Understanding the Cycle of Guilt
The cycle of guilt is the ultimate Catch-22 situation, an emotional prison where no matter what you do, you end up feeling bad. I know this place, because it’s taken me weeks to write this article, and all the while I’ve been running laps on the hamster wheel of guilt.
And it’s not just me. The subject has entered the therapy room quite a lot this summer; many people seem to want off the wheel, to break the cycle and dump the feelings of heaviness and burden.
The cycle is simple and composed of three components: should, action/inaction, and guilt. It doesn’t matter where you begin, as these things influence and feed off each other, but for clarity’s sake let’s say that you become aware of a “should,” as in “I should call my mother.” The “should” stems from a desire to gain and maintain approval; this includes self-approval as well as approval from others.
Out of this “should” comes the opportunity for either action or inaction. When action is taken, it involves following the script and doing what you think the other person, group, organization, and perhaps even a part of yourself wants you to do. The action of calling your mother keeps the peace and attempts to sidestep guilty feelings. Inaction means shutting down, holding back, or staying stuck, also in order to avoid guilt. For example, when I was writing this article, I often went into inaction mode because I felt paralyzed by the pressure I put on myself.
And no matter what you do, the guilt is unavoidable. The whole point about the cycle is that you aren’t living life in your own best interest anymore. You’re running on the wheel, but you’re letting someone else spin it. For as long as you’re in the guilt cycle, there is no escape, because all decisions lead to the same conclusion in this closed circuit: you’re going to feel guilt.
Fundamentally, guilt is an issue around self-acceptance. What happens in certain relationships is that we are loved conditionally — you have to do something for someone in order for them to love you. If the other’s wishes aren’t followed, approval and love are withheld.
Unfortunately, this is a very easy lesson to take on board. Eventually, if this pattern is repeated long enough, we begin to exert the same measures on ourselves and love ourselves only conditionally. We internally say, “If I do this, only then am I worthy of self-respect and love.”
Additionally, we may continue to look outside for approval and acceptance, in fulfilling other people’s wishes over our own. In fact, after a while we may not even think we have needs anymore, or believe are allowed to have them (let alone act on them). In other words, we enter the guilt cycle. And round and round we go.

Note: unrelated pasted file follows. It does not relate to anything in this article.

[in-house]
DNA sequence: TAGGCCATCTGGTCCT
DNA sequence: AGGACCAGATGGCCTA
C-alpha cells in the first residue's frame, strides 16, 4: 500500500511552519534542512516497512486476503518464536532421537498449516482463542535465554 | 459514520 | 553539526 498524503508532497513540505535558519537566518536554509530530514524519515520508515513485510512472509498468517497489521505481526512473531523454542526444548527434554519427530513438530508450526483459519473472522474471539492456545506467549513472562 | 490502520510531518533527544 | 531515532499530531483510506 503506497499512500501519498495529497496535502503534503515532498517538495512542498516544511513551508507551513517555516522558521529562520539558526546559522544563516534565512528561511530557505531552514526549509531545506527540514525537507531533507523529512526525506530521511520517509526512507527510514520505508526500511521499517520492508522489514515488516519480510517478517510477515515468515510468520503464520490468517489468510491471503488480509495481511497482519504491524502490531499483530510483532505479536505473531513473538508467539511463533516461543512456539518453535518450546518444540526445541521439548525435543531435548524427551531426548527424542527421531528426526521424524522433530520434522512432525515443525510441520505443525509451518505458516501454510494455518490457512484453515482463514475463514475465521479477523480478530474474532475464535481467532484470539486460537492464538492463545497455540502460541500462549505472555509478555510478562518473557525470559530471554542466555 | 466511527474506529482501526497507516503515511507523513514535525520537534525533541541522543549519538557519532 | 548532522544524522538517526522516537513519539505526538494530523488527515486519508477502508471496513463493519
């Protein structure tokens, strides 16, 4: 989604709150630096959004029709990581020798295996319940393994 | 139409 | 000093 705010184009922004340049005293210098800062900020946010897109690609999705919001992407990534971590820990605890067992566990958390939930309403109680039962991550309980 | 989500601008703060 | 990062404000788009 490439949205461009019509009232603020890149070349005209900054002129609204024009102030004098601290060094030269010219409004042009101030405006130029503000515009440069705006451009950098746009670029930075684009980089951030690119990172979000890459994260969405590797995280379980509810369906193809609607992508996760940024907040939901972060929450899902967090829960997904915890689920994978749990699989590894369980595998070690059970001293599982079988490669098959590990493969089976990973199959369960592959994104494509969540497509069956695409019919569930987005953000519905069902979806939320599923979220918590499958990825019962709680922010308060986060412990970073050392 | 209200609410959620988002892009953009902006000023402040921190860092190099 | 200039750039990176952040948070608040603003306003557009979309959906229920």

A former client, Rachel, had this kind of relationship with her older sister. Rachel wanted to “get along” with her older sister and was terrified of disappointing her. She spoke of needing to follow her sister’s rules and do her bidding in order to receive her love and emotional support, as well as escape her anger.
If Rachel was unable to fulfill a request or didn’t do it to her sister’s liking, she would feel immediately a deep sense of guilt. She experienced this as a heavy weight in her chest and abdomen and acknowledged that it was making her physically ill, with regular headaches and stomach pains. Her confidence was also at an all-time low.
The road to self-acceptance is very much a process. One of the first steps for Rachel was understanding her guilt cycle. Specifically, she identified that she carried around her sister’s disappointment and frustration whenever she felt guilty. Her sister was passing along her feelings, and Rachel was the one carrying them. After all, that’s what guilt is: carrying around someone’s else’s emotional baggage. It’s what the guilt cycle is all about.
In time, Rachel began to realize that she was in a no-win situation with her sister. The approval she sought needed to be generated and given from within. We spoke about her inner critic, and Rachel recognized her sister’s voice there in its harsh judgment.
All of these insights marked the beginning of great change for Rachel. In becoming aware of the nature of her pattern, she began to see that there was a way out of the cycle.
Prins, L. (2014). Understanding the Cycle of Guilt. Psych Central. Retrieved on February 20, 2017, from https://psychcentral.com/blog/archives/2014/08/21/understanding-the-cycle-of-guilt/